The second series is my Year in Film series.  That is mentioned here because in those pieces I included paragraphs about the Oscars as a whole for each year and included a considerable amount of trivia.  Since I had based my Year in Film series and eligibility as such on the Academy calendar, it all seemed very relevant.  Also, I include various prizes (Worst Oscar, Worst Nomination, Worst Omission, etc) and I didn’t want to repeat myself, so following the links will bring you there.  Those links are at the end of this piece, where I do a brief summation of each year and how the Academy did.  One note on the Year in Film posts – I did those before Oscars.org started putting up official information about release dates.  Several films have been moved from the years where they appeared in those posts – see the Nighthawk Awards posts for more accurate placement – I have included links in the years.

The third series is my History of the Academy Awards: Best Picture series, where I reviewed every film ever nominated for Best Picture (except The Patriot, which is lost).  Those links are also down below, grouped by year. (more…)

He rules.

He rules.

You can read more about this year in film here.  The Best Picture race is discussed here, with reviews of all the nominees.  First there are the categories, followed by all the films with their nominations, then the Globes, where I split the major awards by Drama and Comedy, followed by a few lists at the very end.  If there’s a film you expected to see and didn’t, check the very bottom – it might be eligible in a different year.  Films in red won the Oscar in that category (or Globe, in the Globes section).  Films in blue were nominated.  Films (or directors) in olive are links to earlier posts that I don’t want to have show up in blue and be mistaken for a nominee.  Films with an asterisk (*) were Consensus nominees (a scale I put together based on the various awards) while those with a double asterisk (**) were the Consensus winners.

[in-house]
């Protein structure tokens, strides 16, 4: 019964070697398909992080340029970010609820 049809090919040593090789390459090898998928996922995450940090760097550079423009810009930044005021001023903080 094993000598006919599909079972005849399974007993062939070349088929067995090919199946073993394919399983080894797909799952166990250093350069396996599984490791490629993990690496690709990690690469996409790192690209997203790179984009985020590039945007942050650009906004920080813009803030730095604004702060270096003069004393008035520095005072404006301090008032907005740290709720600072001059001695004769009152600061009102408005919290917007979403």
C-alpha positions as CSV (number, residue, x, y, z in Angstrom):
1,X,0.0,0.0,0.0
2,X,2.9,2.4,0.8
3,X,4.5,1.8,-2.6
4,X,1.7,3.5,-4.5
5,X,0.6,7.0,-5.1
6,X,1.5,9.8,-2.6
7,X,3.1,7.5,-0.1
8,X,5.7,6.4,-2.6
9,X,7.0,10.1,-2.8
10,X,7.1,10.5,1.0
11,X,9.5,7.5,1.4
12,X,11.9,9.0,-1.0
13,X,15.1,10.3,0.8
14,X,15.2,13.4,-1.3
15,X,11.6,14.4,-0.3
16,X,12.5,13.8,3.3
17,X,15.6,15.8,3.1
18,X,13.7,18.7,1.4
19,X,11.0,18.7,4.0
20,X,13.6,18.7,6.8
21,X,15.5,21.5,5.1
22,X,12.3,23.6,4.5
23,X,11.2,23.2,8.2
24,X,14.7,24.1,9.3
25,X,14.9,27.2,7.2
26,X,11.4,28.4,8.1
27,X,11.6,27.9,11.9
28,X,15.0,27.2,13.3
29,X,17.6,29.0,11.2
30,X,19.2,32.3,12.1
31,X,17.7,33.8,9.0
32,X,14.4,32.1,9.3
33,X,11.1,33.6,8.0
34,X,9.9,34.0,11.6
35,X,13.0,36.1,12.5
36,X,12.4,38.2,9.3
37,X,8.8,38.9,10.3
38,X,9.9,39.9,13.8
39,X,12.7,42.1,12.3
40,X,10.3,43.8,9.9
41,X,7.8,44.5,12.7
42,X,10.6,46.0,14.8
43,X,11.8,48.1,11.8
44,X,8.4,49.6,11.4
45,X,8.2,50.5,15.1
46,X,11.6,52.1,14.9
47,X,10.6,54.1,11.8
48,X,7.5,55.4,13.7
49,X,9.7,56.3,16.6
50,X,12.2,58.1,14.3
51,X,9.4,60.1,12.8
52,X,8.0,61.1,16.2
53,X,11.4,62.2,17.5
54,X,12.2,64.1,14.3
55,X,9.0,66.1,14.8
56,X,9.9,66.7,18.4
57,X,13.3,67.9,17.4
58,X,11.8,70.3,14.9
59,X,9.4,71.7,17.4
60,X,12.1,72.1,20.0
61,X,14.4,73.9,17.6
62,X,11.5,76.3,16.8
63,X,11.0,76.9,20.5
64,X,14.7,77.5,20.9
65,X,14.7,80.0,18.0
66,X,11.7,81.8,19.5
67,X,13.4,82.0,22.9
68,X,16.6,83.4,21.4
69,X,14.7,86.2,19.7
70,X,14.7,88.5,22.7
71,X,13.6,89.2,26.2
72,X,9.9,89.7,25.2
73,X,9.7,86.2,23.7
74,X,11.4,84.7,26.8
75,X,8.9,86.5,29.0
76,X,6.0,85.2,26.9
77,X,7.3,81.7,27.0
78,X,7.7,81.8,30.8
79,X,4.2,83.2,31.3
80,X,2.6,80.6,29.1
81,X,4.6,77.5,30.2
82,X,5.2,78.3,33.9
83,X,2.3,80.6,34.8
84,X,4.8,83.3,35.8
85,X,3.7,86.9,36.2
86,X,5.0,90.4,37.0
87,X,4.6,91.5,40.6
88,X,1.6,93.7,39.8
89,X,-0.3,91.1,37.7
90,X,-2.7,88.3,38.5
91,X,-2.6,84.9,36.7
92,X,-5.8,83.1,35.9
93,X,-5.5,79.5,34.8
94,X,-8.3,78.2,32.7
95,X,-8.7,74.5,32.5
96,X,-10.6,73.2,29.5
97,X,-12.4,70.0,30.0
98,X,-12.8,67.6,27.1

I’m listing the top 16 in the categories but only the top 5 earn Nighthawk nominations.  I’m going with the Top 16 because that’s how many **** films there are.  It’s not because Cate Blanchett comes in 16th in Supporting Actress.  That’s only a coincidence.

Nighthawk Awards:

  • Best Picture
  1. American Beauty  **
  2. Magnolia
  3. The End of the Affair
  4. All About My Mother
  5. Eyes Wide Shut
  6. Three Kings
  7. Topsy-Turvy  *
  8. Princess Mononoke
  9. Being John Malkovich  *
  10. The Sixth Sense  *
  11. Toy Story 2
  12. The Talented Mr. Ripley
  13. The Insider  *
  14. Sweet and Lowdown
  15. Run Lola Run
  16. Following

Analysis:  This year sets a new high mark.  The Sixth Sense earns a 92 from me, which makes it the best #10 to-date, the first film to earn a higher mark in the #10 spot than Foolish Wives, the #10 film in the very first Nighthawk Awards.  The Top 20 (the remaining four films are Fight Club, Limbo, Abre Los Ojos and Man on the Moon) beats out 1994 for the best to-date.  As mentioned above, all 16 of these films are ****.
Three Kings had been in my Top 5 from the day I saw it in the theater all the way until I did these awards, when it was finally pushed out because I bumped up All About My Mother.
American Beauty becomes the first film to sweep the five awards groups (Oscar, BAFTA, PGA, Globe, BFCA).  It’s also the first to win the Oscar and the Consensus since Schindler’s List (which pre-dated the BFCA by one year). (more…)